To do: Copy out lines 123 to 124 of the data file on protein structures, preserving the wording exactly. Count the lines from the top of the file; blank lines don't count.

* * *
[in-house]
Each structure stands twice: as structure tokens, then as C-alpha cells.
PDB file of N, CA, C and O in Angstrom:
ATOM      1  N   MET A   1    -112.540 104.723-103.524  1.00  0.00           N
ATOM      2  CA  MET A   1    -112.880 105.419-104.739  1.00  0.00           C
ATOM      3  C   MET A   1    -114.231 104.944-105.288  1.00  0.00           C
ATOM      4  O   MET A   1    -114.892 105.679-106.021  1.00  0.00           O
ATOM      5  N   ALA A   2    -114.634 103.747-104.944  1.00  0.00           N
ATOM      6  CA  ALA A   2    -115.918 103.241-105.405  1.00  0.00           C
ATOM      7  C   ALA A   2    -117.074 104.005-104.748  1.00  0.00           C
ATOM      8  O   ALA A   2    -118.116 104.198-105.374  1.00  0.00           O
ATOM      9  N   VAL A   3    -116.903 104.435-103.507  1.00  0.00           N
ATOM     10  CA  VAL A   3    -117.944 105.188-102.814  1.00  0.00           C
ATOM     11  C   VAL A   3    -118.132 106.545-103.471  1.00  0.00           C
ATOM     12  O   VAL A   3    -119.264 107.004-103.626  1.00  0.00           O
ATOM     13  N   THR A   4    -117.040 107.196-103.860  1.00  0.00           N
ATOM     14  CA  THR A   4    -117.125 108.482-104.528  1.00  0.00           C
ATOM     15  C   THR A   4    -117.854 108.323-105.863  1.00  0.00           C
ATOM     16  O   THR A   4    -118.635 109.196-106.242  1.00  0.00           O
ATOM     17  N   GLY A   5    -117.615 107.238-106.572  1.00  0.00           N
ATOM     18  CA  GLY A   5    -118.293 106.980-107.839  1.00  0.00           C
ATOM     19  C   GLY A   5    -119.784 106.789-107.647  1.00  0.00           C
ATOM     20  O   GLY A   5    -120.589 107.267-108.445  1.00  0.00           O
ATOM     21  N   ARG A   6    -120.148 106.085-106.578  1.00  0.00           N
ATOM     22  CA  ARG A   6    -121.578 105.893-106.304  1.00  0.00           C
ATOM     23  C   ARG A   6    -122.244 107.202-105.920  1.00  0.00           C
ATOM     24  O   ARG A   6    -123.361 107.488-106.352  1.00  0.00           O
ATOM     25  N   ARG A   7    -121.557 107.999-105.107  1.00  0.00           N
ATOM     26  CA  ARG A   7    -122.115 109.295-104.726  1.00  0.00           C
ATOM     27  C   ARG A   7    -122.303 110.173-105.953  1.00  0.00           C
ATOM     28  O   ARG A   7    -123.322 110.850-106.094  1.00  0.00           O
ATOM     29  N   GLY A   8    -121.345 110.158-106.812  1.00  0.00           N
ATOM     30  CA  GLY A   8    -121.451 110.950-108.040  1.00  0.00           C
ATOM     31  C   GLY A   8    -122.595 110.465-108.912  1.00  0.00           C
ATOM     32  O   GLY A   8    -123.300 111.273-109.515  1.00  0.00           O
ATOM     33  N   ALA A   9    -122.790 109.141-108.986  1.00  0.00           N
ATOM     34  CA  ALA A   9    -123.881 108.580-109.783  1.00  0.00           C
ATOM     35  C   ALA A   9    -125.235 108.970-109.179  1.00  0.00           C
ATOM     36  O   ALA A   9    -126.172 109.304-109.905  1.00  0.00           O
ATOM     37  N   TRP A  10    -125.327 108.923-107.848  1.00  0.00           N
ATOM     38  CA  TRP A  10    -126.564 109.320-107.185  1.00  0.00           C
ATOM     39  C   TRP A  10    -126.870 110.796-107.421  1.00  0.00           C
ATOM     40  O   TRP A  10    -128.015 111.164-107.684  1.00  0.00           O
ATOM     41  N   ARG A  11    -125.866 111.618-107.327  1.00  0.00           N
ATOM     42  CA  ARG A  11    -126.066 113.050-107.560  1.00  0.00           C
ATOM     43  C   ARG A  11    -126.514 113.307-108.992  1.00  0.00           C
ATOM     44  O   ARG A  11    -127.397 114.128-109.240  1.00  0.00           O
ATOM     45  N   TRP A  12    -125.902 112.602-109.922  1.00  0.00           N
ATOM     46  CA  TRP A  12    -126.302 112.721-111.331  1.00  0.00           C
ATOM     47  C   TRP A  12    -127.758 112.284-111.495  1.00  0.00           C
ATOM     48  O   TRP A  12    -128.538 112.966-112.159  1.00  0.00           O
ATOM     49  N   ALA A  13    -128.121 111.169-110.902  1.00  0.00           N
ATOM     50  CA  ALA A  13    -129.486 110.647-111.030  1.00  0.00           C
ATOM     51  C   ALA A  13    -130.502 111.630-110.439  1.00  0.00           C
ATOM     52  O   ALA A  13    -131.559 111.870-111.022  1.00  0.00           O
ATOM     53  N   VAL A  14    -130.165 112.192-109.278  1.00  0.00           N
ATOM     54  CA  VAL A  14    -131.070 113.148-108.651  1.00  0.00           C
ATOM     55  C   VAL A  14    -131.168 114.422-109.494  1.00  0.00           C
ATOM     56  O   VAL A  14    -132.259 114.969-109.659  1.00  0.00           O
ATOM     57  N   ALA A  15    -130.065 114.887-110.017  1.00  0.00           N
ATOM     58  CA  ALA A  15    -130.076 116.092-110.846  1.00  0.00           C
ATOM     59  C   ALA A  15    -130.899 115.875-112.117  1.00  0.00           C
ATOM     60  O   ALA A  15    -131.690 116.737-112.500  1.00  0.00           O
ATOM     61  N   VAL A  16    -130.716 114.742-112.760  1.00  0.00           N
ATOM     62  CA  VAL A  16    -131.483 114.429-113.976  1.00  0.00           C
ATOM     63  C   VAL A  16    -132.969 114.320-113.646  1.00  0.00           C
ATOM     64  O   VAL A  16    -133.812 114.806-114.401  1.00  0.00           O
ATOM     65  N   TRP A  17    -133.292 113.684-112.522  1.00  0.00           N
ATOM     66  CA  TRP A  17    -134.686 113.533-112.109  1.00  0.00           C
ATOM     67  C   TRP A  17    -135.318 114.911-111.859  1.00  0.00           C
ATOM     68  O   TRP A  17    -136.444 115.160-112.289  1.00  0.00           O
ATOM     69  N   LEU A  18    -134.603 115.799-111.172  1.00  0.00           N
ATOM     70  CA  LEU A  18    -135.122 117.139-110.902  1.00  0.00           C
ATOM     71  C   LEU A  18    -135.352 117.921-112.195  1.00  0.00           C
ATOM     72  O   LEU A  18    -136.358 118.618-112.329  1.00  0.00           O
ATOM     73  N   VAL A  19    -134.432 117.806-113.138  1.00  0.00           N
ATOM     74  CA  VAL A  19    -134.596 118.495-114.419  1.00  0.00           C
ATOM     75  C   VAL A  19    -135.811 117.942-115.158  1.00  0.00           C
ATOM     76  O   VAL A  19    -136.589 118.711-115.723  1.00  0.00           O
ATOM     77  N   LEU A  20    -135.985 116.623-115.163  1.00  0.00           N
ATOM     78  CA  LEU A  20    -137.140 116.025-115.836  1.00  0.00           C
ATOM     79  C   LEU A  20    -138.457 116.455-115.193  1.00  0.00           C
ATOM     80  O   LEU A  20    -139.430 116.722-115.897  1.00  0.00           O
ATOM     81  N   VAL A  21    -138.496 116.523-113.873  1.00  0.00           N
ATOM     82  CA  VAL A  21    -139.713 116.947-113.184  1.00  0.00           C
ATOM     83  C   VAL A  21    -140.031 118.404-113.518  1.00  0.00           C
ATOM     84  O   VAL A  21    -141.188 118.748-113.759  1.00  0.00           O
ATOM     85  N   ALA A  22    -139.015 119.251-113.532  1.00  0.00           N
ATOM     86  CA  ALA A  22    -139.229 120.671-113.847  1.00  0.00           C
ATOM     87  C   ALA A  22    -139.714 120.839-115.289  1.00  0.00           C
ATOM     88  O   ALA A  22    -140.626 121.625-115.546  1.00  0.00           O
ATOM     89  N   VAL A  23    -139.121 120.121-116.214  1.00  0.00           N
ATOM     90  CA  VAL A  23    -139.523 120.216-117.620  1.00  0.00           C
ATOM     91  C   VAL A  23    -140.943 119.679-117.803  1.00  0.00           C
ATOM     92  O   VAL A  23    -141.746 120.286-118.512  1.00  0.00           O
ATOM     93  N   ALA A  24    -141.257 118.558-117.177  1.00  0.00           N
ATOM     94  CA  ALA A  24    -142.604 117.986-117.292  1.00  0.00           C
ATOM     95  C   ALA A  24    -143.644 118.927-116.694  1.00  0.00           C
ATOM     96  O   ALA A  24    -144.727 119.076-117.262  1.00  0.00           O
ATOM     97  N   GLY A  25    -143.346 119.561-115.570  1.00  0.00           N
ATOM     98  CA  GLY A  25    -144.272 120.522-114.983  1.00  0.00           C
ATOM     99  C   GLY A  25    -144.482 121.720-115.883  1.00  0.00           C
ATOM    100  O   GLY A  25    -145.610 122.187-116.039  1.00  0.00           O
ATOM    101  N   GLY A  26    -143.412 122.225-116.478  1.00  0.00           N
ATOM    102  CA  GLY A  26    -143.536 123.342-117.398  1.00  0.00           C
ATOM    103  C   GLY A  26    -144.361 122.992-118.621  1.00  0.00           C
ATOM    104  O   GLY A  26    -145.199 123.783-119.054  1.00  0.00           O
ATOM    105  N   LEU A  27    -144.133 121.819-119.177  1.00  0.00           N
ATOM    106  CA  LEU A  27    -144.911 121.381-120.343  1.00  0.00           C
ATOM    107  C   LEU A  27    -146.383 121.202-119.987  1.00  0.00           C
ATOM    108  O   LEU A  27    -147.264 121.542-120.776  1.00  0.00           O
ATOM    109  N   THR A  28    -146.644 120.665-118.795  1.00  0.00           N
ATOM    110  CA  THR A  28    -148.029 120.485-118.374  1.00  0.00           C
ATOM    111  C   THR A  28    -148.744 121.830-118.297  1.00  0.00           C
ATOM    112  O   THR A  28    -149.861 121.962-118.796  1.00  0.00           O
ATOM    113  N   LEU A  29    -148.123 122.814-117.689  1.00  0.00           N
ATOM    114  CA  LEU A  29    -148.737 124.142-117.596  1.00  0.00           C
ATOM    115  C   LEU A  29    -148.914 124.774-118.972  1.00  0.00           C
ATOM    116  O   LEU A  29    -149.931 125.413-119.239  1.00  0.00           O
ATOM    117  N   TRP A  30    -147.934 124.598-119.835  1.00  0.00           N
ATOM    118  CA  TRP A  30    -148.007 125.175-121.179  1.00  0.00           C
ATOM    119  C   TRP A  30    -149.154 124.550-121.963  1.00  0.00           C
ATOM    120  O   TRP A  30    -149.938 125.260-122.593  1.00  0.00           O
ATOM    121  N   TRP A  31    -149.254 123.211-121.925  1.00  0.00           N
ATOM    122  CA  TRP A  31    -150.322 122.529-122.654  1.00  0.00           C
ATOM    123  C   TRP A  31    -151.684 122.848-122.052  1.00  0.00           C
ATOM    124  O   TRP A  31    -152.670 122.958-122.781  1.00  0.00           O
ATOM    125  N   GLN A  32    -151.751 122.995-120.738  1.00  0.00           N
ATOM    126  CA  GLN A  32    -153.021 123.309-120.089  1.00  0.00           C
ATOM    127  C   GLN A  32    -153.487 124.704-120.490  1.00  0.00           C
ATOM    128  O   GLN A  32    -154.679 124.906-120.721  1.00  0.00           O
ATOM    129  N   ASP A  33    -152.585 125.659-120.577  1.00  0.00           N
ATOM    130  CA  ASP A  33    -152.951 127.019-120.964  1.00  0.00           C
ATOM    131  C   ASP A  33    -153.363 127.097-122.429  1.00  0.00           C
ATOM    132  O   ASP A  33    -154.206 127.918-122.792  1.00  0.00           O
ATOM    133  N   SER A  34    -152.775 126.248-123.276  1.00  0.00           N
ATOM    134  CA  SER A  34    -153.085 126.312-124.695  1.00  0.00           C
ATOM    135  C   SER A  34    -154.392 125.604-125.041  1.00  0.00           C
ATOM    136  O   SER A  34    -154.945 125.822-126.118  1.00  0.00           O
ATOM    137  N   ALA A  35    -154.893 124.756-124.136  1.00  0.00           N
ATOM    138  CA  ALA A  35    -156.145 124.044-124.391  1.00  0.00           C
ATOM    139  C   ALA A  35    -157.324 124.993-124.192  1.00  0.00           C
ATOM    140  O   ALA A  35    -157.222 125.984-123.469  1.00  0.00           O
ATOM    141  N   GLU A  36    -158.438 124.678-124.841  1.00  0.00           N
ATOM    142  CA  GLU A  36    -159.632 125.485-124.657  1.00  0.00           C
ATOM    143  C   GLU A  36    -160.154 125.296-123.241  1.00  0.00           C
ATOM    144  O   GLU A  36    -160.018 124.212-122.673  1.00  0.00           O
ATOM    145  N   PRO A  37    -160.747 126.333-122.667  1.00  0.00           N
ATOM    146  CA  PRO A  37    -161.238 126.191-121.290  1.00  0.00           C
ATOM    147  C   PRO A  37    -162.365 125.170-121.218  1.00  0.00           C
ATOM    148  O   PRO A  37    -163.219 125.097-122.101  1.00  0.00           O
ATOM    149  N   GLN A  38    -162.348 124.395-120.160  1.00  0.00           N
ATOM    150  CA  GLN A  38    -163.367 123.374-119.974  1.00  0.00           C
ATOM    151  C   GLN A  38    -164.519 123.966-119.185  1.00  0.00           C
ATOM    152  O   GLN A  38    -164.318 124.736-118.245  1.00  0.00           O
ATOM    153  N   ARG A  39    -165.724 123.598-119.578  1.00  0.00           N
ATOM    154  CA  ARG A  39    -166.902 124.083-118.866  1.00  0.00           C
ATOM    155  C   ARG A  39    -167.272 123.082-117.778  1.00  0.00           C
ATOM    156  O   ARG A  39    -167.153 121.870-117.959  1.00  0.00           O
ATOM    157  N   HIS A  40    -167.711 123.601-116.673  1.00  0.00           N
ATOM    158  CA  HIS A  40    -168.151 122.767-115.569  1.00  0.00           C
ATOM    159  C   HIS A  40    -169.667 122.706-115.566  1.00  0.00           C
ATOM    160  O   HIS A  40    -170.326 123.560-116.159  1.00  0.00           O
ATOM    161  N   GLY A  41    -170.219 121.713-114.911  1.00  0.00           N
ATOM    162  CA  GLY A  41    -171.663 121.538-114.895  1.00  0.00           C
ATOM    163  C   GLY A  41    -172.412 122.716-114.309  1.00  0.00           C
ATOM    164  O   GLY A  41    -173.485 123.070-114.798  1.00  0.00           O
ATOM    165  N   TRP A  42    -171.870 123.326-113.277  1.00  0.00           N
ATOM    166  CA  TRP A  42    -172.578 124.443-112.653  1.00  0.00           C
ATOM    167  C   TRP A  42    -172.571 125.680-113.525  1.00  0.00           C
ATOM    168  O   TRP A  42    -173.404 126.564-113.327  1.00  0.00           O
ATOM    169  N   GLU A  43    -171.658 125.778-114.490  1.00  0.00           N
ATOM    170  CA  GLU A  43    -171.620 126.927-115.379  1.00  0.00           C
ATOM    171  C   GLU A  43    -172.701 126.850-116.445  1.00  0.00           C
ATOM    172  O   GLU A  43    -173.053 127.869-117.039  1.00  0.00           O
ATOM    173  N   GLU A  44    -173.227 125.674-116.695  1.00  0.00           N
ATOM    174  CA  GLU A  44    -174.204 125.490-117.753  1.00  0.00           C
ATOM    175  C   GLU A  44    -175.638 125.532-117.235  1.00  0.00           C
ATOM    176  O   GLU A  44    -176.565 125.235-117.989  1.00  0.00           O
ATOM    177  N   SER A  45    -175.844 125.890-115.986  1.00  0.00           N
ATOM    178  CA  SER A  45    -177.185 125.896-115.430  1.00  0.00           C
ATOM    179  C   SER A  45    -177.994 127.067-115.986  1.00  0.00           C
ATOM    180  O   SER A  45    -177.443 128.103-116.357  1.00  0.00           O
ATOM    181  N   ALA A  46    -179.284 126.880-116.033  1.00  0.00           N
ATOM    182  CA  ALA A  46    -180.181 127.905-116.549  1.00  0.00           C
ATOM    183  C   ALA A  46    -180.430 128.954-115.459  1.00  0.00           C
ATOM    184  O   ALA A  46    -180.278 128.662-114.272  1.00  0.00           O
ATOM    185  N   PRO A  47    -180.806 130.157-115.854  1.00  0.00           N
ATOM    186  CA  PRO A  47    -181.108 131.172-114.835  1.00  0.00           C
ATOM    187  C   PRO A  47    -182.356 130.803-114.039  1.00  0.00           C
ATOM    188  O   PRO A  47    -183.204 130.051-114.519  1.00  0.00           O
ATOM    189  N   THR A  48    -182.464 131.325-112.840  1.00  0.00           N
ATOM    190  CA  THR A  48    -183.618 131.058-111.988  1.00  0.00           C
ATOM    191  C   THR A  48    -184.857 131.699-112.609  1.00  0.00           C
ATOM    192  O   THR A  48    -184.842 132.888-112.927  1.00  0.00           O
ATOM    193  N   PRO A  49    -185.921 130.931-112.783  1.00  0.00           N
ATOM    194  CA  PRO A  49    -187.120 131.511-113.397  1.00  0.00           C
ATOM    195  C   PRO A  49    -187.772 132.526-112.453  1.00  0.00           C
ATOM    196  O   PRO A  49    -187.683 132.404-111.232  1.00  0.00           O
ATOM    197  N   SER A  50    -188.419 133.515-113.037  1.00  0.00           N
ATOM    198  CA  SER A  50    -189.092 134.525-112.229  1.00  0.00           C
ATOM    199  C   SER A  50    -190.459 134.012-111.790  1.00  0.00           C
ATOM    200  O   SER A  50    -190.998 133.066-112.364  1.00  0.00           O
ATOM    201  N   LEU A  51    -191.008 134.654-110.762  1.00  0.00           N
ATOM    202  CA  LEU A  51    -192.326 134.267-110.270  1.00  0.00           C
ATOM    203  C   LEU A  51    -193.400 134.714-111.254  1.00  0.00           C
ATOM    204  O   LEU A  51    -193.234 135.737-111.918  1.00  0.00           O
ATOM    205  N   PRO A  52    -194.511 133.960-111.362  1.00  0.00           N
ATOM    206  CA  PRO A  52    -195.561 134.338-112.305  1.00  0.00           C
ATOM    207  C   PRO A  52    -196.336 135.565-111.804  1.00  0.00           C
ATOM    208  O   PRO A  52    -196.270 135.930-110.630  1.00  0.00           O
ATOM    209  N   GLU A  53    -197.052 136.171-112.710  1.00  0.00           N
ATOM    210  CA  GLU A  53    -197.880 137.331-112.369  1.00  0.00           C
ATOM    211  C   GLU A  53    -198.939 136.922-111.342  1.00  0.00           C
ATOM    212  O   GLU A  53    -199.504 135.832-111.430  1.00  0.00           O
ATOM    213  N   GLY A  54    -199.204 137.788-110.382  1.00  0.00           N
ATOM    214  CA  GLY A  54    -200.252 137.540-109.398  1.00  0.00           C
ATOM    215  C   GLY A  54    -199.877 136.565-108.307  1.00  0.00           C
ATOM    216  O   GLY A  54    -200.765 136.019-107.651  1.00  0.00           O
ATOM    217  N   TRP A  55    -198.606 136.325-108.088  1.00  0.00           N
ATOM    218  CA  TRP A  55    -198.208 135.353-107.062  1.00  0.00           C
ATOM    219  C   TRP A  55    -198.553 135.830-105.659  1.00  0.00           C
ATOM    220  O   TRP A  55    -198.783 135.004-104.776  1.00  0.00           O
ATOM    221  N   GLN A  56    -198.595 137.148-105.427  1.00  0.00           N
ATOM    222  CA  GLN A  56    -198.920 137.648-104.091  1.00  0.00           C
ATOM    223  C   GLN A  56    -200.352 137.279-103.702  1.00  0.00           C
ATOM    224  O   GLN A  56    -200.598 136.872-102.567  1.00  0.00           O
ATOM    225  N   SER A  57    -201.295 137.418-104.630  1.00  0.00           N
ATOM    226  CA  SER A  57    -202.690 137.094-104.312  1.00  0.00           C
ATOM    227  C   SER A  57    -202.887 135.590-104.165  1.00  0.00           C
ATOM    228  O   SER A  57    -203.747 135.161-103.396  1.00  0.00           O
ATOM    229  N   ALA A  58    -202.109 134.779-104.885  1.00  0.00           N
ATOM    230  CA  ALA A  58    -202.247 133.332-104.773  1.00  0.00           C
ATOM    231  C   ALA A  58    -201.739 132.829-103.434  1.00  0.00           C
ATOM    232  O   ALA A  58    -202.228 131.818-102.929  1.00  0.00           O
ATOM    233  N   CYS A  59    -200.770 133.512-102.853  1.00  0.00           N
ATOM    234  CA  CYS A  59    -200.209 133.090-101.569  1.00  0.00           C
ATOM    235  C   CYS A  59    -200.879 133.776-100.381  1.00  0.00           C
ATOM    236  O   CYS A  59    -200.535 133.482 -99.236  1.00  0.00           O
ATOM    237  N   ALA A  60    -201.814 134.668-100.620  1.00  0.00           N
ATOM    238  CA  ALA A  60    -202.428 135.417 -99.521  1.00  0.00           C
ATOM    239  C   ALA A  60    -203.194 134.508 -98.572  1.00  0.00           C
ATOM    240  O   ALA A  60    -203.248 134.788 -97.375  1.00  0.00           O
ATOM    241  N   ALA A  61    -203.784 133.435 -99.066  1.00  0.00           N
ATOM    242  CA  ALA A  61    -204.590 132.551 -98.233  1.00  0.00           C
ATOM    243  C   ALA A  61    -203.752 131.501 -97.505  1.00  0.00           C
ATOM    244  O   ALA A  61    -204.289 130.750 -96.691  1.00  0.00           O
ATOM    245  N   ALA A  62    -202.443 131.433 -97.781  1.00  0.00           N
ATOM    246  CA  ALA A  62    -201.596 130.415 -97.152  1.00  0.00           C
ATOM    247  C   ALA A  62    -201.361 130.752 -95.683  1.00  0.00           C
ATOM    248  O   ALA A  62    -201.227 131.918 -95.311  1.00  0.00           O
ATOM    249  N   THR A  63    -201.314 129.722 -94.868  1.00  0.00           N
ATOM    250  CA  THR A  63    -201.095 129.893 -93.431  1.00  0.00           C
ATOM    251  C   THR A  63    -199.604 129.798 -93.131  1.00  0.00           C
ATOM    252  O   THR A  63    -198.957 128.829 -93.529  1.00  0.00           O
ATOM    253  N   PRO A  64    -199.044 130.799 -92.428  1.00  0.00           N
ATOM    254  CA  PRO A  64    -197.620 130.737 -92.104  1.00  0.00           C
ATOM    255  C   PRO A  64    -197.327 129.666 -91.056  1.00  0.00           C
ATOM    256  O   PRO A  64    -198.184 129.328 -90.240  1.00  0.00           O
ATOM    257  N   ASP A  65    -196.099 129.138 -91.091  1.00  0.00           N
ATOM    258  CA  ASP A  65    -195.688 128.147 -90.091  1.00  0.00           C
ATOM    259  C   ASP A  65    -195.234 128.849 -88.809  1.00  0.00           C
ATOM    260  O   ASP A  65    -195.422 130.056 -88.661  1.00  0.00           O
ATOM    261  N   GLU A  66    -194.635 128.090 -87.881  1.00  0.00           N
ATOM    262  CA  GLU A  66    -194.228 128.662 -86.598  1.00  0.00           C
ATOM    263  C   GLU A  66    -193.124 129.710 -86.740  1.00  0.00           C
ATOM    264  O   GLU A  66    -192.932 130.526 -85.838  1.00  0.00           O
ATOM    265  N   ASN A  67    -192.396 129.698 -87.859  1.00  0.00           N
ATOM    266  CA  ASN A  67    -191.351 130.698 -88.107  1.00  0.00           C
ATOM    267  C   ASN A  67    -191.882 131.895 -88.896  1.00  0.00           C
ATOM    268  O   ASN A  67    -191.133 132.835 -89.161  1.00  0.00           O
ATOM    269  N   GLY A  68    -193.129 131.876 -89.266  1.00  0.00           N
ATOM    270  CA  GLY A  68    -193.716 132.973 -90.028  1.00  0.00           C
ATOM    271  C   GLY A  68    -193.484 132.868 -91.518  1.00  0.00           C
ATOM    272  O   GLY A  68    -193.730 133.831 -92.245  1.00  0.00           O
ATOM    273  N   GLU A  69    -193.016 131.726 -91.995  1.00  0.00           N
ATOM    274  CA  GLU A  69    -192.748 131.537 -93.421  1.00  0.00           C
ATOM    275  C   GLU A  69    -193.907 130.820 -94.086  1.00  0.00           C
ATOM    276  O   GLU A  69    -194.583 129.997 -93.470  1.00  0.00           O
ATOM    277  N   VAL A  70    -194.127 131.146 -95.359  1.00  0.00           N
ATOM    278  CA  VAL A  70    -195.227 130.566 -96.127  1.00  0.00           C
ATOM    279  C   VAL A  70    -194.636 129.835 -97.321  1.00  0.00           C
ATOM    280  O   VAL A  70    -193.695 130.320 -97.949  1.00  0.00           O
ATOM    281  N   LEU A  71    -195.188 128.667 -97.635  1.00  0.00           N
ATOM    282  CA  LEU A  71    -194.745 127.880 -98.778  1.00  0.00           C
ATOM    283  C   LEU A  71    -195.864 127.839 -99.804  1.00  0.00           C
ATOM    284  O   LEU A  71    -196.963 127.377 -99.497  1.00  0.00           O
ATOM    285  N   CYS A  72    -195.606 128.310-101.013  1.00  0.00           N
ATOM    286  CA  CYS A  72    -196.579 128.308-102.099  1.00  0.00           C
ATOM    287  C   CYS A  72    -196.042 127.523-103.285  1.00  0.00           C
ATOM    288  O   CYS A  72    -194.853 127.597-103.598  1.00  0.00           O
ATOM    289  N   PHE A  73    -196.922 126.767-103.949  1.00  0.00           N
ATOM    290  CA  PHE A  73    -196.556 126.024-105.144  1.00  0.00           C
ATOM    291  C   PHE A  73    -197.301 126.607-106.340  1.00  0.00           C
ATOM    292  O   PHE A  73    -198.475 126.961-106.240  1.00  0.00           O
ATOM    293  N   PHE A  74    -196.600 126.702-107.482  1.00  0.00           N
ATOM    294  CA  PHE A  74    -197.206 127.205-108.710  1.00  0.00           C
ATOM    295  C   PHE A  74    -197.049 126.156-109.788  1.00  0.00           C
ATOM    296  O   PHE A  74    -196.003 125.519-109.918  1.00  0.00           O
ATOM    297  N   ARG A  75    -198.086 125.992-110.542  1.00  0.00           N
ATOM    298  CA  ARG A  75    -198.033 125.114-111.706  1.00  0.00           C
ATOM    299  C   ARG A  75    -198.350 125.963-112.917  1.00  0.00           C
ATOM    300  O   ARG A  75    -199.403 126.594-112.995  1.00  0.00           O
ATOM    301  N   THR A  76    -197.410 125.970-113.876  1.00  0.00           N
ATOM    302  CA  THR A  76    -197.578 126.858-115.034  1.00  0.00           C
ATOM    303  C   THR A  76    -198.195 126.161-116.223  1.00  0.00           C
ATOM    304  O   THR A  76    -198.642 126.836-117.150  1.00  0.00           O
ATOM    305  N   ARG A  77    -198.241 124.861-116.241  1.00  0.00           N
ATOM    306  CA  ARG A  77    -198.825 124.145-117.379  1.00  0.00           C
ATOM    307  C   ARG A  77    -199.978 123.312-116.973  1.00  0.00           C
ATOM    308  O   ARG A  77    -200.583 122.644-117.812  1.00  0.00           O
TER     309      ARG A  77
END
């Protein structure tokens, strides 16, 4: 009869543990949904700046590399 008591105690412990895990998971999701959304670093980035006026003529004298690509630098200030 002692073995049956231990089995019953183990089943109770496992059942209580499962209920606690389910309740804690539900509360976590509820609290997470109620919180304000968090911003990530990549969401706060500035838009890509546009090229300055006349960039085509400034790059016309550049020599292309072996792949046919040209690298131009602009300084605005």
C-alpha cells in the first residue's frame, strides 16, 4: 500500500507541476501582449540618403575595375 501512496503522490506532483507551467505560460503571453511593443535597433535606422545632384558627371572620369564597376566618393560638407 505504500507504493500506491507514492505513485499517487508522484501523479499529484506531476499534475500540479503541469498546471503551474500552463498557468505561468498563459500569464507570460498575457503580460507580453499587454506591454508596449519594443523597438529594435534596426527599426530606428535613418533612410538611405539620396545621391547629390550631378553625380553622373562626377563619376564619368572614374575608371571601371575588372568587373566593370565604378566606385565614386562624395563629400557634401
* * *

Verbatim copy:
ATOM    120  O   TRP A  30    -149.938 125.260-122.593  1.00  0.00           O
ATOM    121  N   TRP A  31    -149.254 123.211-121.925  1.00  0.00           N